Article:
FIG. 7 is an enlarged sectional view of a part in the vicinity of the surface of the photosensitive drum 81 used in an image forming apparatus according to Embodiment 3, cut by XZ plane.


The image forming apparatus according to Embodiment 3 is different from that of Embodiment 1 (FIG. 1) in the structure of the laminated portion of the photosensitive drum 81 and the polarities of the voltages applied to the photosensitive drum 81
or the like.  The components of the image forming apparatus of Embodiment 3 that are the same as (or correspond to) those of Embodiment 1 are assigned the same reference numerals, and the duplicate explanation and drawing are omitted.  The description is
emphasized on the difference of the image forming apparatus of Embodiment 3 from that of Embodiment 1.


As shown in FIG. 7, the photosensitive drum 81 includes a conductive base 81a made of metal in the shape of cylinder, an undercoat layer 81b formed on the conductive base 81a, and a charge generation/transport layer 81e formed on the undercoat
layer 81b.  The undercoat layer 81b is made of an inorganic material with a predetermined resistance, and has a function to prevent the entry of the electric charge moved from the conductive base 81a and to cancel the imperfections of the conductive base
81a.  The charge generation/transport layer 81e is made of an organic optical semiconductive material and a resin material.  The charge generation/transport layer 81e absorbs the light energy to generate positive and negative electric charge.  The
negative electric charge neutralizes the positively charged voltage of the surface of the photosensitive drum 11, and positive electric charge is transmitted to the undercoat layer 81a.  The thickness of the charge generation/transport layer 81e is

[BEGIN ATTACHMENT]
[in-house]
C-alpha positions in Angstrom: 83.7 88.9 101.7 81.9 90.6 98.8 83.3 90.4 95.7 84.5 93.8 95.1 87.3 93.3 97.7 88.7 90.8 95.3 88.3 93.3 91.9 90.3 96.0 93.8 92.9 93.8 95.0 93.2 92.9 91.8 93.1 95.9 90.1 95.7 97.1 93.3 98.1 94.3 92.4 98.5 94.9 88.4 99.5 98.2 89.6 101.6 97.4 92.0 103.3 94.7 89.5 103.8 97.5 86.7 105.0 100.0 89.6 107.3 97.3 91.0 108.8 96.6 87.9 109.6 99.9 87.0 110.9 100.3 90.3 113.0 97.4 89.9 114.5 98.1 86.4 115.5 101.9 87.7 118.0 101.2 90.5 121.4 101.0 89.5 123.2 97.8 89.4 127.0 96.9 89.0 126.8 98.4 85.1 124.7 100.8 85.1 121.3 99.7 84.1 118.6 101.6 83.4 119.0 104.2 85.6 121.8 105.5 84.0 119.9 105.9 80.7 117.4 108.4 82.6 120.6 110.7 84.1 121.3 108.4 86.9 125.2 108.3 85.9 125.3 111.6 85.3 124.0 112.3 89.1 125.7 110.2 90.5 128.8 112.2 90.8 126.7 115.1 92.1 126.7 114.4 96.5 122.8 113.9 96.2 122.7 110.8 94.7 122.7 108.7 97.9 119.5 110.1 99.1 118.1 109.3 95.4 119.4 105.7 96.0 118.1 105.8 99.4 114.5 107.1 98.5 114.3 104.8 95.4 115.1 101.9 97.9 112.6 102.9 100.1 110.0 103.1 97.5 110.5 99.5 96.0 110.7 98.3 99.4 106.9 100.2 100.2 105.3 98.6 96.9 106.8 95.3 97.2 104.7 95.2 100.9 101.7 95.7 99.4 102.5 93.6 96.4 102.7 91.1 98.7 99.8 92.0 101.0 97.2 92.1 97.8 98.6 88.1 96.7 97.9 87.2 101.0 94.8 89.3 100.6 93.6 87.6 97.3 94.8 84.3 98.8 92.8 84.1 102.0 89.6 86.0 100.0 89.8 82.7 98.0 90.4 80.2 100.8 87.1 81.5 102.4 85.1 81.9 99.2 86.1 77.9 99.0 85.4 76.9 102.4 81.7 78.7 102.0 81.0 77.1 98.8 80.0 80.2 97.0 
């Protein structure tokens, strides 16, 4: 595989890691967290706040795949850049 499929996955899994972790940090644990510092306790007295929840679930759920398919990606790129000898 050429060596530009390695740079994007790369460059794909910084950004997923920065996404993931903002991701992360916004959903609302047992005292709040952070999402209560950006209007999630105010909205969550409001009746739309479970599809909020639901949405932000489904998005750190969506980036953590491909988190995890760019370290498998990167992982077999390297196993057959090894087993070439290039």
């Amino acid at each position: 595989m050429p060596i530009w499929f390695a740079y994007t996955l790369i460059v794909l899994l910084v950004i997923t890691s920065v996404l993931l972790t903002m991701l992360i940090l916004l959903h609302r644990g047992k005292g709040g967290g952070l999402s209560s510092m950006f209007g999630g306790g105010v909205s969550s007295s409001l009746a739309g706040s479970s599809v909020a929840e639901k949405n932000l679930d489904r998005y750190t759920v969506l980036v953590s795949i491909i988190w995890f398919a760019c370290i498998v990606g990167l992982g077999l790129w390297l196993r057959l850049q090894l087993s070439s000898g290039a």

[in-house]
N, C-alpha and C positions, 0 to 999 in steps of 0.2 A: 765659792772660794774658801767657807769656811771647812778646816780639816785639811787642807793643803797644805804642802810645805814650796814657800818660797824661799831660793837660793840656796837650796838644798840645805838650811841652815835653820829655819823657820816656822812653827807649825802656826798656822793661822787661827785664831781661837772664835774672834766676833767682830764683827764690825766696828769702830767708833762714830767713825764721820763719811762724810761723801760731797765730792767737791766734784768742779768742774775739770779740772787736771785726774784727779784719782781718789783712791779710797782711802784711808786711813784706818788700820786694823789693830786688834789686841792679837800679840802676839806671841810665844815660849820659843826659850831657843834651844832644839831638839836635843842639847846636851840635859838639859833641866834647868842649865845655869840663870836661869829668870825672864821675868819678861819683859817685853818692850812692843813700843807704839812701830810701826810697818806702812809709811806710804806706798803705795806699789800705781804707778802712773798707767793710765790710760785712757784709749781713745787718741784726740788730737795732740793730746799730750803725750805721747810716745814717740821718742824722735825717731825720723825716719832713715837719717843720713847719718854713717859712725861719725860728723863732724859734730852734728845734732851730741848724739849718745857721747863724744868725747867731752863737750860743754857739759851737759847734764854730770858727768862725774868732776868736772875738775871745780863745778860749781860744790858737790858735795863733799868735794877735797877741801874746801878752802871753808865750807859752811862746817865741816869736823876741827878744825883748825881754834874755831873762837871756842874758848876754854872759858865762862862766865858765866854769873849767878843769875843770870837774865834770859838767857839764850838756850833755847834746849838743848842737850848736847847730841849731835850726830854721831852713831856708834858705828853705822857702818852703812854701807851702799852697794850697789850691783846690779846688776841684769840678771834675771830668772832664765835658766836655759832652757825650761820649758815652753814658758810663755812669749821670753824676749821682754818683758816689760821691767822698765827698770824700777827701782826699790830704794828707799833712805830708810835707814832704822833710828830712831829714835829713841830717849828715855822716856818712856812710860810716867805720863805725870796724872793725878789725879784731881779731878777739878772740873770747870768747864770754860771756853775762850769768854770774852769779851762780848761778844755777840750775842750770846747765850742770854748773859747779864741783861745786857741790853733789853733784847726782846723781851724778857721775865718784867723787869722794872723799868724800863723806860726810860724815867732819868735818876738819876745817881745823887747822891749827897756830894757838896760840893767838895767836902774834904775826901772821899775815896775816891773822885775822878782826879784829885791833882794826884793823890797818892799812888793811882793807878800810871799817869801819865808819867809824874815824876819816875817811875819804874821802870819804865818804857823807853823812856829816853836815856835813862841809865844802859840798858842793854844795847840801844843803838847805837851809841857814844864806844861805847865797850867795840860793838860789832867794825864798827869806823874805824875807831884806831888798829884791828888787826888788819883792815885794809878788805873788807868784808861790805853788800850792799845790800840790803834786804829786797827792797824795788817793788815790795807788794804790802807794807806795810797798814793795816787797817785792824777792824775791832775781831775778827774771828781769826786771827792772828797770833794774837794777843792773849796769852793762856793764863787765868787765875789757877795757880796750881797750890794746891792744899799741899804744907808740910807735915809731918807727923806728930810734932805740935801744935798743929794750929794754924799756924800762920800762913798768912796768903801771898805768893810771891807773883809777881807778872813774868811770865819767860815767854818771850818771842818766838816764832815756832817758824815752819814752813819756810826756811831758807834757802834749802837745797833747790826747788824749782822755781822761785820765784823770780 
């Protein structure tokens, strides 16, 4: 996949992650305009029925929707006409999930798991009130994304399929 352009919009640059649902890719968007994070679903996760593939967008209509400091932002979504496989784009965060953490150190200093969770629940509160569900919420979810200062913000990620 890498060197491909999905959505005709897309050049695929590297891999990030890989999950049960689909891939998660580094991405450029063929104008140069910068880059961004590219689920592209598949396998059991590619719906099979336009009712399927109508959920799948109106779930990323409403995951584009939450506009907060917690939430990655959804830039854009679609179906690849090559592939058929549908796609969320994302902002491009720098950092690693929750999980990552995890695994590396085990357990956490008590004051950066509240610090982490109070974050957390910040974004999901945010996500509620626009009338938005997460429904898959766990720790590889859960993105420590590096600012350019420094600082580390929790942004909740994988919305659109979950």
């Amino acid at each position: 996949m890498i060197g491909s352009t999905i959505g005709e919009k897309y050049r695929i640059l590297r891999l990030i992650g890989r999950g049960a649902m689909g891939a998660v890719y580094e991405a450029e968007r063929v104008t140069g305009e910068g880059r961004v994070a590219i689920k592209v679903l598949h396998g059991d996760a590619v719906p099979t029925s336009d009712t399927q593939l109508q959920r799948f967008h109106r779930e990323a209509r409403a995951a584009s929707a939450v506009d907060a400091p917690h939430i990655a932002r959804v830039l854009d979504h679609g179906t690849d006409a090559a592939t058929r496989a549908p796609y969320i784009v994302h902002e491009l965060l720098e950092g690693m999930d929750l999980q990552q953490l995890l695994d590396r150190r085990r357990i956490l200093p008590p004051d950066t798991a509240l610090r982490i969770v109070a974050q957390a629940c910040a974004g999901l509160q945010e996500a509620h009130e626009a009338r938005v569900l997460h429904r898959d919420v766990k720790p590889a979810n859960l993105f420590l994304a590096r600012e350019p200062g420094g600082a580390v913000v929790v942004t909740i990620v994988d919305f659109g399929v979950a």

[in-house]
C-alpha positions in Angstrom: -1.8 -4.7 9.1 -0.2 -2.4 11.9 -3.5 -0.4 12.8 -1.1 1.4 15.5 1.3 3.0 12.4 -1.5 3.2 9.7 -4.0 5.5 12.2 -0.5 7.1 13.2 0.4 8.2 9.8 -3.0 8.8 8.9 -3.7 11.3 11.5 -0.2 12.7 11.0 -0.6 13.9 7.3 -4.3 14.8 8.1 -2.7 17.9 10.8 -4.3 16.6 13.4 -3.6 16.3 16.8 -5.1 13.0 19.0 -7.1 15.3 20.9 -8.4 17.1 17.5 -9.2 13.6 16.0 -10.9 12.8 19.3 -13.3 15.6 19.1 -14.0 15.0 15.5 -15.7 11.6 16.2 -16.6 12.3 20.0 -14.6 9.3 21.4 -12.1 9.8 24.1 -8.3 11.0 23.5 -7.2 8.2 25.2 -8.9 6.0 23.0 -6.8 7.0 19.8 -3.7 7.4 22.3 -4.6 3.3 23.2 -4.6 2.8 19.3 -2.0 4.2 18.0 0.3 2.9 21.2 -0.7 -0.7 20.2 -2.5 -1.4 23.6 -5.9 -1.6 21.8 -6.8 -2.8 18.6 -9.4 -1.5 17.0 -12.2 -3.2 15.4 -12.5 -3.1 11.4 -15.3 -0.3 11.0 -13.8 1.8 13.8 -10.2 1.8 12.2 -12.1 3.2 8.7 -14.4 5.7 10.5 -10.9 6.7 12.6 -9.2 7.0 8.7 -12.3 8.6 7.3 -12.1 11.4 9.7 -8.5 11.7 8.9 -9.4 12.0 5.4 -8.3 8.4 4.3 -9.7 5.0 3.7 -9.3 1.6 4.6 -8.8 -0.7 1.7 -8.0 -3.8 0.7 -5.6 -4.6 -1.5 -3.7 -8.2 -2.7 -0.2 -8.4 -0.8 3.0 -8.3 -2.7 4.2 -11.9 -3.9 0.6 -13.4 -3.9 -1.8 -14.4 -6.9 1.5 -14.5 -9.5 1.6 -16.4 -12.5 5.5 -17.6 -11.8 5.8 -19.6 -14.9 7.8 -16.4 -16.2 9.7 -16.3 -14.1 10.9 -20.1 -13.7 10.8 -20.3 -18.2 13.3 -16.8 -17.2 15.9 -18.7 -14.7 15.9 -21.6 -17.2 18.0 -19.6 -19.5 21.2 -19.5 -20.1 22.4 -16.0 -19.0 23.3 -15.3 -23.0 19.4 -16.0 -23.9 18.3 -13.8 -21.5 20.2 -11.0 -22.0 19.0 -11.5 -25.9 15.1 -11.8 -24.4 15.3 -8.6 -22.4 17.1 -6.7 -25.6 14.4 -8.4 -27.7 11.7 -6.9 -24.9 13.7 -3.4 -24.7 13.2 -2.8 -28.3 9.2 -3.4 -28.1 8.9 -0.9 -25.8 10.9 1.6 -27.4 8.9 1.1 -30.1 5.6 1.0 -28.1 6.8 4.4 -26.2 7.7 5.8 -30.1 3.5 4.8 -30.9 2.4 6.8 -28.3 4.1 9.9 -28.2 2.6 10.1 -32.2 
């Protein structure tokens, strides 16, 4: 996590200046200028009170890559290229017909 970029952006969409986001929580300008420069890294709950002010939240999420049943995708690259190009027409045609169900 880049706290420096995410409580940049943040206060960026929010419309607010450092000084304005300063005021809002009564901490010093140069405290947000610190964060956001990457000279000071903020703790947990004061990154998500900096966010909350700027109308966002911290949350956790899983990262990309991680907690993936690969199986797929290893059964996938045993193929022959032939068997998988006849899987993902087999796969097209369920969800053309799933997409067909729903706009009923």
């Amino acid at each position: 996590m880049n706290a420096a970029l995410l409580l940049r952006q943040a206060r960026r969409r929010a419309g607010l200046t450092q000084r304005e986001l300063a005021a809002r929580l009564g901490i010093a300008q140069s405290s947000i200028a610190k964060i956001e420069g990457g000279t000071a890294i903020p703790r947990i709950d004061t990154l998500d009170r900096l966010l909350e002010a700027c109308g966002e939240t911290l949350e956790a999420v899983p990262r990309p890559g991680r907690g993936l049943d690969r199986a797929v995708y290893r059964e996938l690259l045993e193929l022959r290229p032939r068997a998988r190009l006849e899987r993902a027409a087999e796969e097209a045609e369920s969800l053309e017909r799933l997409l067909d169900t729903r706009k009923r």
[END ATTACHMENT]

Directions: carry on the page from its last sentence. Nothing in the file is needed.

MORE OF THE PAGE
approximately 20 .mu.m.


In Embodiment 3, the charging roller 12 (FIG. 1) applies positive DC voltage to the photosensitive drum 81 so as to charge the surface layer of the photosensitive drum 81 from +300 V to +600 V. The charging roller 12 rotates together with the
photosensitive drum 81 so as to restrict the decrease of the thickness of the surface layer of the photosensitive drum 81.


The reproducing test of a single basic dot using the image forming apparatus of Embodiment 3 will be described.  The method and condition of the test are the same as those described in Embodiment 1, and the duplicate explanation is omitted.


The thickness of the charge generation/transport layer 81e of the photosensitive drum 81 is varied as a parameter, and the basic dots of several diameters are printed on the recording medium 22.  The reproducibility of the basic dot is evaluated
by observing the toner image of the basic dot formed on the recording medium 22.  As a result of the test, it is recognized that the basic dot with the diameter of 22 .mu.m and the basic dot with the diameter of 11 .mu.m can be reproduced, and the
reproducibility does not depend on the thicknesses of the charge generation/transport layer 81e.  It is understood that the reason is as follows.  In the photosensitive drum 81, the charge generation/transport layer 81e absorbs the light energy of
exposure, and generates positive and negative electric charge in the vicinity of the surface of the charge generation/transport layer 81e.  The negative charge generated in the vicinity of the surface of the charge generation/transport layer 81e
neutralizes the positively charged voltage of the surface of the charge generation/transport layer 81e.  Accordingly, the diffusion of the negative electric charge is restricted, irrespective of the thickness of the charge generation/transport layer 81e,
and therefore the reproduced basic dot tends not to be broadened.


Next, the test to determine the decreasing amount of the thickness of the surface layer of the photosensitive drum 81 will be described.  The method and condition of the test are the same as those described in Embodiment 1, and the duplicate
explanation is omitted.


FIG. 8 is a graph showing the experimental result.  As shown in FIG. 8, the decreasing amount of the thickness of the surface layer of the photosensitive drum 81 is in proportion to the urging force when the urging force is larger than the
predetermined force.  When the urging force is set to approximately 50 g/cm (50.times.9.8 mN/cm), the decreasing amount of the thickness of the surface layer of the photosensitive drum 81 is approximately 1 .mu.m when 10000 pages have been printed.